I’m in a tutorial with John Hultgren at Bennington College, hoping to get some background and working knowledge of how environmental policy works (and seems like it isn’t working).
I started with the introductory chapter from Judith Layzer’s 2002 book, The Environmental Case: Translating Views into Policy (updated in 2015).
Layzer emphasized the use of language that signals values, and values undergird all arguments, along with issues that seem salient enough to be worth any policymaker’s time. Although salience is the result of language (text, visuality) spread widely enough to be significant.
She begins with the thesis that
(1) environmental policy conflicts almost always concern fundamental differences in values, and (2) the way problems are defined and solutions depicted plays a central role in shaping how those values get translated into policies…Nearly all environmental policy disputes are, at heart, contests over values. To the casual observer, these conflicts may appear to revolve around arcane technical issues, but in fact almost all of them involve a fundamental disagreement over how humans ought to interact with the natural world.
and Layzer closes the central portion of the chapter with a paragraph that led me to “and HERE WE ARE TODAY, on the dark side of “low-profile modifications to environmental protections:” Is there ever a light side?
One of the most effective low·profile tactics legislators can employ is to attach a rider–a nongermane amendment-to must-pass legislation. Such riders can prohibit agency spending on particular activities, forbid citizen suits or judicial review of any agency decision, or make other, more substantive policy adjustments. The president also has a variety of tools with which to change policy quietly and unilaterally: executive orders, proclamations, presidential memoranda, and presidential signing statements. 97
Administrators have numerous low-profile options for modifying policy as well. They can change the way a law is implemented by instituting new rules or repealing or substantially revising existing ones; they can also expedite or delay a rulemaking process. In formulating a rule they can choose to consult with (or ignore) particular interests or to infuse the rule-making process with a new analytic perspective. They can alter the implementation of a rule by adjusting the agency’s budget; increasing, cutting, or reorganizing personnel; taking on new functions or privatizing functions previously performed by the bureaucracy; hiring and promoting, or demoting and transferring, critical personnel; creating new advisory bodies or altering the membership of existing panels, or adjusting the rules by which such groups reach closure; adjusting agency operating procedures through internal memos and unpublished directives; and reducing or increasing the aggressiveness with which criminal and civil violations are pursued. 98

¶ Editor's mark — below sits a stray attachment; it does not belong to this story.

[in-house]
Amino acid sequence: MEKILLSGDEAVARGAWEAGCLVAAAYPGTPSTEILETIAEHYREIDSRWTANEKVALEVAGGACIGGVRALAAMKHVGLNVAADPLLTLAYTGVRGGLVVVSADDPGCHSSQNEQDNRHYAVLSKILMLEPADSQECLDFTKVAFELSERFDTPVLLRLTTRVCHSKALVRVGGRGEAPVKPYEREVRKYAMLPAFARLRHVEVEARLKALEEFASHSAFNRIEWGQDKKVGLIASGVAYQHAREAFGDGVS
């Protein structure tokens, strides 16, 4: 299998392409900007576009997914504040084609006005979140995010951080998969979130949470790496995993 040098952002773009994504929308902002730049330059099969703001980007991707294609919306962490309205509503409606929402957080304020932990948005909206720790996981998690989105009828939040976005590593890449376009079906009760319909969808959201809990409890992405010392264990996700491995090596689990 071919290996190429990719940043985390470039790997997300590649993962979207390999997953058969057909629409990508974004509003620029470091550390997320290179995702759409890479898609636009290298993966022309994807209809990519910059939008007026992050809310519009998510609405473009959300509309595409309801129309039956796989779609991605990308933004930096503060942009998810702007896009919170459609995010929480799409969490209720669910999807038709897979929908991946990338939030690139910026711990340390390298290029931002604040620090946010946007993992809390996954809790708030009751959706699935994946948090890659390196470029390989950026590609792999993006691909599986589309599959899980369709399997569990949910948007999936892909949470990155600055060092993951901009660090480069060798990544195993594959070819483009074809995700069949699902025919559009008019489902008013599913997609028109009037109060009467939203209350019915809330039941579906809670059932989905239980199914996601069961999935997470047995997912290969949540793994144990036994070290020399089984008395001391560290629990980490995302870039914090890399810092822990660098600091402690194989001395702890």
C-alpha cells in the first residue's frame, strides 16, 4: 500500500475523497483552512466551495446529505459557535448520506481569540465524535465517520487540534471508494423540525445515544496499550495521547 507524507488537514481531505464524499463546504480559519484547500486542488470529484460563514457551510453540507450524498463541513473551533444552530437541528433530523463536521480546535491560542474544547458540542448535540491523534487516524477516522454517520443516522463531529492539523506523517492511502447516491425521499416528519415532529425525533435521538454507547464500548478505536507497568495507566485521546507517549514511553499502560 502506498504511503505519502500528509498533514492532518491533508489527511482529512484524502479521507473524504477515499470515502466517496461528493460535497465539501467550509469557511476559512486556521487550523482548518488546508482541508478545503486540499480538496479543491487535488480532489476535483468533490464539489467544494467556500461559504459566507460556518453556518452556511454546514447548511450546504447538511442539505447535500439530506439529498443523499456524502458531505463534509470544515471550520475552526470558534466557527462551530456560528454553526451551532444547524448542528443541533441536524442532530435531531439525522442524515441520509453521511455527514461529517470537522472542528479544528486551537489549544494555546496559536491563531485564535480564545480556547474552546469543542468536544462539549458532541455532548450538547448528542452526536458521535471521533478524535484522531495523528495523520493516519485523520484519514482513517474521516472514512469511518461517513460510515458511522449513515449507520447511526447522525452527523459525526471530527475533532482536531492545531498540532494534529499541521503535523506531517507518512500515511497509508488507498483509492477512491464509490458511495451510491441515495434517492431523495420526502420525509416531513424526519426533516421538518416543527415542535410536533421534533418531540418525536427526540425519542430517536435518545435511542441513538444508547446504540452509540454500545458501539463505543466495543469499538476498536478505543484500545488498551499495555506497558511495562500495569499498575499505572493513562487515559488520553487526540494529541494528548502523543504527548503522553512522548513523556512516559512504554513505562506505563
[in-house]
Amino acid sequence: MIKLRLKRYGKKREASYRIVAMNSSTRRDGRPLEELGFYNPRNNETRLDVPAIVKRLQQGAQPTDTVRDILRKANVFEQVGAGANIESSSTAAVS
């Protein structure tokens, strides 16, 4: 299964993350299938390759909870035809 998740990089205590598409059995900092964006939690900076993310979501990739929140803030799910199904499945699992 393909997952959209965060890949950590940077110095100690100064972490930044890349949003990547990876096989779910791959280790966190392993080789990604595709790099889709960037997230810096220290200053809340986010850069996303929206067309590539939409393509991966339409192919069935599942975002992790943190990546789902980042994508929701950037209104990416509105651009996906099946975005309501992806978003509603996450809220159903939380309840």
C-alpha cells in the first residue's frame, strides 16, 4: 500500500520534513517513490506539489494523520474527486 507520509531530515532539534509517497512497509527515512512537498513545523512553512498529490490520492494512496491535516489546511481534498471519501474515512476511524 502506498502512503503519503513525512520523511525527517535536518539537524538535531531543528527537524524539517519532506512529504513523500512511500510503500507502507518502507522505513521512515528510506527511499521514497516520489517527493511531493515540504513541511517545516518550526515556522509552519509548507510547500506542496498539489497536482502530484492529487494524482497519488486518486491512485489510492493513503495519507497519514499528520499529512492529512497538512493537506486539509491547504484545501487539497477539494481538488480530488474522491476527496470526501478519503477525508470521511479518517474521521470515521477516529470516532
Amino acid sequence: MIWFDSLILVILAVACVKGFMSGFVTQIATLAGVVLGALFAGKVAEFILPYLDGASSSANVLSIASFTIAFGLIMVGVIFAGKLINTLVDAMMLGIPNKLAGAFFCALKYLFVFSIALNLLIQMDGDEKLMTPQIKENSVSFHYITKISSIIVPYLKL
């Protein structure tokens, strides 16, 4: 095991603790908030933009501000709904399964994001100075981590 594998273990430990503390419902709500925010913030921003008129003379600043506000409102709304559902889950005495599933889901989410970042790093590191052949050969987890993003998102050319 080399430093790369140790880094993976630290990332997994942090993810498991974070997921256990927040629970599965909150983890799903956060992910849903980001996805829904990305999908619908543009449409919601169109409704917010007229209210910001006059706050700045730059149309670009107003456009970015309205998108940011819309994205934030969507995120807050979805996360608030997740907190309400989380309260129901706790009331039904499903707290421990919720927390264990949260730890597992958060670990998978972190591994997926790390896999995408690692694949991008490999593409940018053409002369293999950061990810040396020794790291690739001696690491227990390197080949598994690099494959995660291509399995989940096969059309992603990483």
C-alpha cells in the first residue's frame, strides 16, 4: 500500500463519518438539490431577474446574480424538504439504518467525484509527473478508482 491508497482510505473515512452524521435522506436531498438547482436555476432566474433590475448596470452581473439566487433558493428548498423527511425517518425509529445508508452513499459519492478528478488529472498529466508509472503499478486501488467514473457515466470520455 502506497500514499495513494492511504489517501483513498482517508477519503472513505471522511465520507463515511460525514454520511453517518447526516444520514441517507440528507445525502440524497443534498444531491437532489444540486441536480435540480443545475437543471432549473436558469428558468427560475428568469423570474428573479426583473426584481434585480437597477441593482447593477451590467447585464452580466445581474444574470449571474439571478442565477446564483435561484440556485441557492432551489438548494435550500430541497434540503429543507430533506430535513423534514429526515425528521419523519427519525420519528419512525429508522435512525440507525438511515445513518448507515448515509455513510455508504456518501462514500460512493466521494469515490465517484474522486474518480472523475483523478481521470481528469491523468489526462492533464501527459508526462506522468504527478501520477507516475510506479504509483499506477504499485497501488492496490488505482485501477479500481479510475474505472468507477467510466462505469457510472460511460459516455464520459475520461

The common feature of low-profile policy challenges is that it is difficult to garner publicity for them and therefore to make them salient. The more arcane they are, the more difficult it is to mobilize resistance. And if successful, low-profile challenges can result in “gradual institutional transformations that add up to major historical discontinuities.”99
97-98. Layzer, Open For Business.99. Wolfgang S~k and Kathleen Thelen, “Introduction; Institutional Change in Advanced Political Economies,” in ed. 99. Wolfgang Streed and Kathleen Thelen, Beyond Continuity: lnstitututional Change in Advanced Political Economies (New York: Oxford University Press, 2005)
I am already despondent, but this study will help me understand what’s happening. I keep thinking about Pruitt at the EPA and Zinke at the DoI. Why is it that they were able to get away with so much behind closed doors, and in bold reversals? It seems that many of the mechanisms that Layzer outlines in the book are wither being ignored, or no defense mechanisms were in place to defend environmental protection laws from dismantling?
How much did Trump alter the process, and is it so regressive we’ll be years to gain back any protections?
Some concepts I’m interested in (as an artist) are
- “standing.” the concept of permitting almost any group to challenge agency regulations in federal court whether the challengers are directly affected or not by the agency’s actions
- softening up.
- environmentalists vs cornucopians. Both proponents and opponents of hazards to the environment that come online via scientific inquiry (and also via citizen and journalistic exposures?) use a technique of AMPLIFICATION: the proponents cite worst-case scenarios, and the opponents amplify the uncertainties and dissenting views.